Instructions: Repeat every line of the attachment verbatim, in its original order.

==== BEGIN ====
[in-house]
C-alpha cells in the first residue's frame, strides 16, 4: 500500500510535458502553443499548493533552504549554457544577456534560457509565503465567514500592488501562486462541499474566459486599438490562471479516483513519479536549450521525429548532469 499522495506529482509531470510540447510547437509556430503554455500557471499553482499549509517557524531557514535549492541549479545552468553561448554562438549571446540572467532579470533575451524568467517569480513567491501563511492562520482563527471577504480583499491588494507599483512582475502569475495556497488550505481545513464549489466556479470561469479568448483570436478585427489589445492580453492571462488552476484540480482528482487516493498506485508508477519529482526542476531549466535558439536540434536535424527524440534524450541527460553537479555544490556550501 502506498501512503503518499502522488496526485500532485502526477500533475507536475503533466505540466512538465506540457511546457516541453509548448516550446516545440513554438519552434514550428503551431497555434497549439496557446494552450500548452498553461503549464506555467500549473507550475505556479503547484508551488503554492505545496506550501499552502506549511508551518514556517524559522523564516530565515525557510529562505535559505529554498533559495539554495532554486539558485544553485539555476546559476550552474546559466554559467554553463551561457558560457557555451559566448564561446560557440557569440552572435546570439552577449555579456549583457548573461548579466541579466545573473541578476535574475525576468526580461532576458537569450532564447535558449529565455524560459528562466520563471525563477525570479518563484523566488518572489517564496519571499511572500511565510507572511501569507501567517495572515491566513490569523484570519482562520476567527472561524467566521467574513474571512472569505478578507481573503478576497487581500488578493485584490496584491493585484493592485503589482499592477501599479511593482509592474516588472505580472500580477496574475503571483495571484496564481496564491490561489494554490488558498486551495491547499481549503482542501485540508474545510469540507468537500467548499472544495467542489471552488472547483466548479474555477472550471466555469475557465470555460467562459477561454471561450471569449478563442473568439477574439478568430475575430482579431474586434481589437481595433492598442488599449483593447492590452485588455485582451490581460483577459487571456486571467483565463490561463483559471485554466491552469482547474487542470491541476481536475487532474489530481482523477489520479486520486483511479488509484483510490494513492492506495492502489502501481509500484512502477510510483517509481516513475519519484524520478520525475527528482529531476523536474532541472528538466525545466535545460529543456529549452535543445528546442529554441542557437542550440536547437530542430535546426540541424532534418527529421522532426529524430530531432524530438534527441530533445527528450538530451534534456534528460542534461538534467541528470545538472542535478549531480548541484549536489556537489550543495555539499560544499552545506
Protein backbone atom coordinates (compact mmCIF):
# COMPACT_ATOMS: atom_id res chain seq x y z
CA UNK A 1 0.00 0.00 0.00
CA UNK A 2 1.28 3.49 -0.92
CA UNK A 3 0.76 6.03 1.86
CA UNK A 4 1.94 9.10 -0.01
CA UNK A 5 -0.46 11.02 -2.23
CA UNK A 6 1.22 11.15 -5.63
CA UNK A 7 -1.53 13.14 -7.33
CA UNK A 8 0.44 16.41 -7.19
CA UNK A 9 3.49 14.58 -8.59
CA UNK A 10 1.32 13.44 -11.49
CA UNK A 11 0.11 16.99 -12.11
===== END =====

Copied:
[in-house]
C-alpha cells in the first residue's frame, strides 16, 4: 500500500510535458502553443499548493533552504549554457544577456534560457509565503465567514500592488501562486462541499474566459486599438490562471479516483513519479536549450521525429548532469 499522495506529482509531470510540447510547437509556430503554455500557471499553482499549509517557524531557514535549492541549479545552468553561448554562438549571446540572467532579470533575451524568467517569480513567491501563511492562520482563527471577504480583499491588494507599483512582475502569475495556497488550505481545513464549489466556479470561469479568448483570436478585427489589445492580453492571462488552476484540480482528482487516493498506485508508477519529482526542476531549466535558439536540434536535424527524440534524450541527460553537479555544490556550501 502506498501512503503518499502522488496526485500532485502526477500533475507536475503533466505540466512538465506540457511546457516541453509548448516550446516545440513554438519552434514550428503551431497555434497549439496557446494552450500548452498553461503549464506555467500549473507550475505556479503547484508551488503554492505545496506550501499552502506549511508551518514556517524559522523564516530565515525557510529562505535559505529554498533559495539554495532554486539558485544553485539555476546559476550552474546559466554559467554553463551561457558560457557555451559566448564561446560557440557569440552572435546570439552577449555579456549583457548573461548579466541579466545573473541578476535574475525576468526580461532576458537569450532564447535558449529565455524560459528562466520563471525563477525570479518563484523566488518572489517564496519571499511572500511565510507572511501569507501567517495572515491566513490569523484570519482562520476567527472561524467566521467574513474571512472569505478578507481573503478576497487581500488578493485584490496584491493585484493592485503589482499592477501599479511593482509592474516588472505580472500580477496574475503571483495571484496564481496564491490561489494554490488558498486551495491547499481549503482542501485540508474545510469540507468537500467548499472544495467542489471552488472547483466548479474555477472550471466555469475557465470555460467562459477561454471561450471569449478563442473568439477574439478568430475575430482579431474586434481589437481595433492598442488599449483593447492590452485588455485582451490581460483577459487571456486571467483565463490561463483559471485554466491552469482547474487542470491541476481536475487532474489530481482523477489520479486520486483511479488509484483510490494513492492506495492502489502501481509500484512502477510510483517509481516513475519519484524520478520525475527528482529531476523536474532541472528538466525545466535545460529543456529549452535543445528546442529554441542557437542550440536547437530542430535546426540541424532534418527529421522532426529524430530531432524530438534527441530533445527528450538530451534534456534528460542534461538534467541528470545538472542535478549531480548541484549536489556537489550543495555539499560544499552545506
Protein backbone atom coordinates (compact mmCIF):
# COMPACT_ATOMS: atom_id res chain seq x y z
CA UNK A 1 0.00 0.00 0.00
CA UNK A 2 1.28 3.49 -0.92
CA UNK A 3 0.76 6.03 1.86
CA UNK A 4 1.94 9.10 -0.01
CA UNK A 5 -0.46 11.02 -2.23
CA UNK A 6 1.22 11.15 -5.63
CA UNK A 7 -1.53 13.14 -7.33
CA UNK A 8 0.44 16.41 -7.19
CA UNK A 9 3.49 14.58 -8.59
CA UNK A 10 1.32 13.44 -11.49
CA UNK A 11 0.11 16.99 -12.11